On the other hand, there have been decent Shakespeare pickings. You would have 1968's Romeo and Juliet (and even 1996's Romeo + Juliet is good in my opinion, though some cry afoul of it) among other films that are faithful and at the same time decent cinema.
Kenneth Branagh's 1993 adaptation of Much Ado About Nothing fits the bill of the "A+ Shakespeare List" despite its few quibbles.
The movie opens up with the ladies hanging around the Italian countryside. Beatrice catches sight of the seven male characters of the play on horseback. Michael Flachman of Shakespeare: From Page to Stage commented that this scene was too similiar to a cinematic reference of The Magnificent Seven. I would have to agree, but then again, even Shakespeare has to play by some rules in celluoid. This is Branagh's big reminder of that.
Thankfully we have some faithful dialogue coupled with excellent acting to complement the tale of love and romantic tomfoolery. Branagh is charming and hilarious as the overconfident Benedick, with the garden scene of "romantic revelation" being one of his high points. Emma Thompson plays a ferocious Beatrice that would be close to how Shakespeare's Beatrice would be portrayed. Like Branagh, not one moment is dull with her as she has her funny moments with vicious wordplay and cinematic believability.
Robert Sean Leonard and a pre-Underworld Kate Beckinsale do their roles well as the lovers Claudio and Hero. Like the play, they are the "low key" characters who do not have Benedick's or Beatrice's confidence, often letting outside forces (and other characters) run their lives. Leonard and Beckensdale are an attractive pair together, fitting into the story and the cast.
Michael Keaton as Dogberry can either grow on you or just repel. To me, he was hilarious using his Beatlejuice shtick to portray the bumbling watchman, even borrowing from Monty Python for his slick "steed!" Compared to Dogberry in the play, Keaton's interpretation was comically sadistic and over the top. He abuses his fellow watchmen with glee, providing great comic relief for the film.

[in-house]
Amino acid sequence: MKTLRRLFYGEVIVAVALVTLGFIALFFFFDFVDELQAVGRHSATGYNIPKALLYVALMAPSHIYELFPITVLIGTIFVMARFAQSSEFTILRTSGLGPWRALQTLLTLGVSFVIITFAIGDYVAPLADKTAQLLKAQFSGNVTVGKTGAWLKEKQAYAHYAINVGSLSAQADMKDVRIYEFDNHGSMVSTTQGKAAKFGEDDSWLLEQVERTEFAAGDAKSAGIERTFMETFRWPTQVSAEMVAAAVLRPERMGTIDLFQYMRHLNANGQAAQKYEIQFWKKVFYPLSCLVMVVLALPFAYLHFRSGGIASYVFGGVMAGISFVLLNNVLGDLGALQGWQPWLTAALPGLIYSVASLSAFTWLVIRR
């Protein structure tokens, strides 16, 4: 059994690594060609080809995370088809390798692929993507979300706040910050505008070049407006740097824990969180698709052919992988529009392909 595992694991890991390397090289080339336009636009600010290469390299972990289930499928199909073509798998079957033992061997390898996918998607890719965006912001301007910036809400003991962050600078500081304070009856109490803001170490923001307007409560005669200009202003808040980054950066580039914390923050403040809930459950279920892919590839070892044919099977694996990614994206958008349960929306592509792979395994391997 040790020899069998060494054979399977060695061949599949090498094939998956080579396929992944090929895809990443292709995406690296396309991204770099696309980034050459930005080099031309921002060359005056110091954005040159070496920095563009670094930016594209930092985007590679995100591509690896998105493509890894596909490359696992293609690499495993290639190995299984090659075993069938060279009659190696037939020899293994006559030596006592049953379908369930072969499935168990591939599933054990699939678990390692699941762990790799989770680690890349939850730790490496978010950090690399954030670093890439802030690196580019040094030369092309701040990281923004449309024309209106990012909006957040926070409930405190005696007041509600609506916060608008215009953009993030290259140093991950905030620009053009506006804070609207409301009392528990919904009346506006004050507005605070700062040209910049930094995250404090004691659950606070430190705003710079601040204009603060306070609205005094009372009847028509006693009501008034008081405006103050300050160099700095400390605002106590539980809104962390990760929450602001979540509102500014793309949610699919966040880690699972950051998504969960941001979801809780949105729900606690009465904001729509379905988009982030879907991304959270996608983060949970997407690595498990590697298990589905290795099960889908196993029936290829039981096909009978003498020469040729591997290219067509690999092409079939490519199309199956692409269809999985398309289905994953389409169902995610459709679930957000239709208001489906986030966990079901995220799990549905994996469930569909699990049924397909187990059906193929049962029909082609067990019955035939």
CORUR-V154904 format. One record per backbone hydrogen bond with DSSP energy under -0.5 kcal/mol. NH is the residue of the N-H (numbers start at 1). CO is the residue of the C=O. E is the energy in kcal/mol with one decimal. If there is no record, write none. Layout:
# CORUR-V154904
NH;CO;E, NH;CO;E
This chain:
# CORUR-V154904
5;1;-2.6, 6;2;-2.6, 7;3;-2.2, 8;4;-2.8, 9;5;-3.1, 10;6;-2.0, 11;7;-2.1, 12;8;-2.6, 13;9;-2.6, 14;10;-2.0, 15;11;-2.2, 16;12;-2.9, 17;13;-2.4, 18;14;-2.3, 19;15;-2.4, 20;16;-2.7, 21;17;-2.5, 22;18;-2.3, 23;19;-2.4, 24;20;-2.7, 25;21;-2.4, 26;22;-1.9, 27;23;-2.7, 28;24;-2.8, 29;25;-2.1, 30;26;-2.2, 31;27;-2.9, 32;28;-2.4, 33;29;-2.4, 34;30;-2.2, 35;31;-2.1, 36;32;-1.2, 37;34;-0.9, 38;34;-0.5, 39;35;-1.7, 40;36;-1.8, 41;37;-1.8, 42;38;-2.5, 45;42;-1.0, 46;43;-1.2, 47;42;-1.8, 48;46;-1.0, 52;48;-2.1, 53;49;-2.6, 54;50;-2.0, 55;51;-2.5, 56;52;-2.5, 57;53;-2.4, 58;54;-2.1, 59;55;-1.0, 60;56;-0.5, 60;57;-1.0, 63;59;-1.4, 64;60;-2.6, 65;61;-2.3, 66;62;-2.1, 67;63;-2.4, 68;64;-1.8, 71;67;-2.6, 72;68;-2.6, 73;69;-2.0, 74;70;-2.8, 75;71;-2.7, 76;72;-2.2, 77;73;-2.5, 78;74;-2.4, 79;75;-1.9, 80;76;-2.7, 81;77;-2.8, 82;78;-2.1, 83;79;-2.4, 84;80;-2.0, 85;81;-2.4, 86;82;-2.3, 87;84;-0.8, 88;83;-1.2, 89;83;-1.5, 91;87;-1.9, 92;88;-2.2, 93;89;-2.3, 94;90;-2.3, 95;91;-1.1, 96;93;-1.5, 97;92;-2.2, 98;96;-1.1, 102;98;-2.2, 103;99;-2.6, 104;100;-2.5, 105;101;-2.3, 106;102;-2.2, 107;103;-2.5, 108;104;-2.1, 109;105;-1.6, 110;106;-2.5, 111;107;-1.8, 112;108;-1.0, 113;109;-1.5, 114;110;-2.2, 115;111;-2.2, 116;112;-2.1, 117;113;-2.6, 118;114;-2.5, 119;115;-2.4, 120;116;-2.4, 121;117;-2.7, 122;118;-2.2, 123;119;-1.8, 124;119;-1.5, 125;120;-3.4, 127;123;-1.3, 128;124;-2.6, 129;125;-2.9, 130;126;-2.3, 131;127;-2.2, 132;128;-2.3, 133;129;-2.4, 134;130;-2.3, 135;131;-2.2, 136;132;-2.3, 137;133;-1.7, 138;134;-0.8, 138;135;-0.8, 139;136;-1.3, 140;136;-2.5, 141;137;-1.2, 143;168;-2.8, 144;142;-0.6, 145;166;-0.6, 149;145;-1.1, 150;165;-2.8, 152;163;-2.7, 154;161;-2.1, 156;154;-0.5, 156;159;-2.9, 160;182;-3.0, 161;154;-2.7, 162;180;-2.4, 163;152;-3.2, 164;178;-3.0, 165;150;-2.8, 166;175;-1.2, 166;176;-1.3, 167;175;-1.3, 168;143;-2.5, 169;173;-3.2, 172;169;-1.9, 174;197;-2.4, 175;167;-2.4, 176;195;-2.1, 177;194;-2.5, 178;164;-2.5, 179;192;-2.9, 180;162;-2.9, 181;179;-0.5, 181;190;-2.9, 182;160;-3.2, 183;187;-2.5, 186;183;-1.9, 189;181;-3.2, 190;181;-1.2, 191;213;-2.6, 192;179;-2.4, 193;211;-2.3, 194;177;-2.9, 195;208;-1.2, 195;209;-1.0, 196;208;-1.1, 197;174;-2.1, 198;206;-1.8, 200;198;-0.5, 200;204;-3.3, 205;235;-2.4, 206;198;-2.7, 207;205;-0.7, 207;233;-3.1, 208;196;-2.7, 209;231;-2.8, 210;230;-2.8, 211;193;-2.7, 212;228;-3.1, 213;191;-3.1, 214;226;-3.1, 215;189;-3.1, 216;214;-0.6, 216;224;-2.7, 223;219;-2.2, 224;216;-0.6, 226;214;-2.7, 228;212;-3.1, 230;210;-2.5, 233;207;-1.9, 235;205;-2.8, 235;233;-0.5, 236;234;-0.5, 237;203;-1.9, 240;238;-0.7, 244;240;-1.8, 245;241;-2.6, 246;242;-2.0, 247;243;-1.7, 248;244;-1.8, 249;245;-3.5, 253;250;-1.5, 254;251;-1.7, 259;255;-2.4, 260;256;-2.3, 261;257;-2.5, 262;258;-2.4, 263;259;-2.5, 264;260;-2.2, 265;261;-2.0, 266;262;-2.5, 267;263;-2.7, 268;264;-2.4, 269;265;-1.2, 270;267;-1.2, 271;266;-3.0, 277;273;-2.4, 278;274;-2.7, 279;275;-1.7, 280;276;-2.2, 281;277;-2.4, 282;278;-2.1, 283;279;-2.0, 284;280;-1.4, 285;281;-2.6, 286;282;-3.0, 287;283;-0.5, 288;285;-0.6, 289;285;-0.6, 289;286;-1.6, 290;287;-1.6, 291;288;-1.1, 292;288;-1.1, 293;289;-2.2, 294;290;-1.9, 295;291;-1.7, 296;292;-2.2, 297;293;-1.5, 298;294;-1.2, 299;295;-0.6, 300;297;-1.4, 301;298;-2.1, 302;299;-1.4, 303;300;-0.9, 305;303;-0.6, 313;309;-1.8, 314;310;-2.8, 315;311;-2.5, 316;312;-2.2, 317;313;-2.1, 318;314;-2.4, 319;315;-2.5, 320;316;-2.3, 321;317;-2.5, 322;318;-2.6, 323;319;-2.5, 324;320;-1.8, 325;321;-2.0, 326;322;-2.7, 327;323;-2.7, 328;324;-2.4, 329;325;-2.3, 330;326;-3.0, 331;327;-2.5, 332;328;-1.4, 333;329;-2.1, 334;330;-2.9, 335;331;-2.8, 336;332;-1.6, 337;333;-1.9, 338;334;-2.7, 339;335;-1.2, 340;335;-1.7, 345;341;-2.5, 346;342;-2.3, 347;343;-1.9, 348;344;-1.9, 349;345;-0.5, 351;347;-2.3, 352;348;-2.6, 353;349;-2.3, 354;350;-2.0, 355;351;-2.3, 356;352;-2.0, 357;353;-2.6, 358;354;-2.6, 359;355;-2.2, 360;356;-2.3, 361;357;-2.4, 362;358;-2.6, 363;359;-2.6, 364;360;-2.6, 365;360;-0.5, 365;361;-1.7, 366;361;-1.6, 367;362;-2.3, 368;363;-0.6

Denzel Washington as Don Pedro is faithful to the Shakespearian character. Pedro has always been an "observer," and Washington does well in the role to that respect. The delivery of his lines were impressive and we seem to be watching with him on the events happening within the movie.
The only character who might have needed to be torn from the ink parchment would be Keanu Reeves as the villainous Don John. In earlier posts, Linda and I have "dogberried" him for being "platidudinous." He always keeps the same grim, evil face throughout his entire performance. Did Reeves expect to travel through a phone booth? Or ride a high speeding bus? How about investigating bank robbers who are also surfers? Reeves is more suited to these roles than a bitter "bastard" of a character. Even when not speaking, he is unintentionally hilarious of both the preconceptions of his performances and his handling of Don John. Flachman can complain all he wants about Keaton's performance, but Reeves really dropped the Shakespearian ball.
Branagh's direction goes well exploring the characters and being faithful to Shakespeare's original work, so not a dull moment is to be seen in his version. He nailed the effects and visuals that cannot be matched with a stage play. On the other hand, Shakespeare fans will notice a loss of "juice" in certain scenes, for everything could not be translated smoothly. Stage-to-movie issues exist but Branagh has done the job in not trying too hard to make a faithful adaptation.
Overall, Branagh's Much Ado About Nothing earns an eight out of ten for a jolly good effort. If you are one of the purists who hate Leonardo diCaprio and Claire Danes in a "modern" adapation of Romeo + Juliet or simply cannot stand Mel Gibson playing as the skull holding Hamlet, there will be little disappointment provided with this offering from Hollywood.
Extra Note: For the poll, it appears that opinions were mixed on Mr. Reeves' performance in Shakespeare. There was a vote concerning he was better off "following the white rabbit," while the other ponders the question: "Why is he famous overall?" Thanks for participating!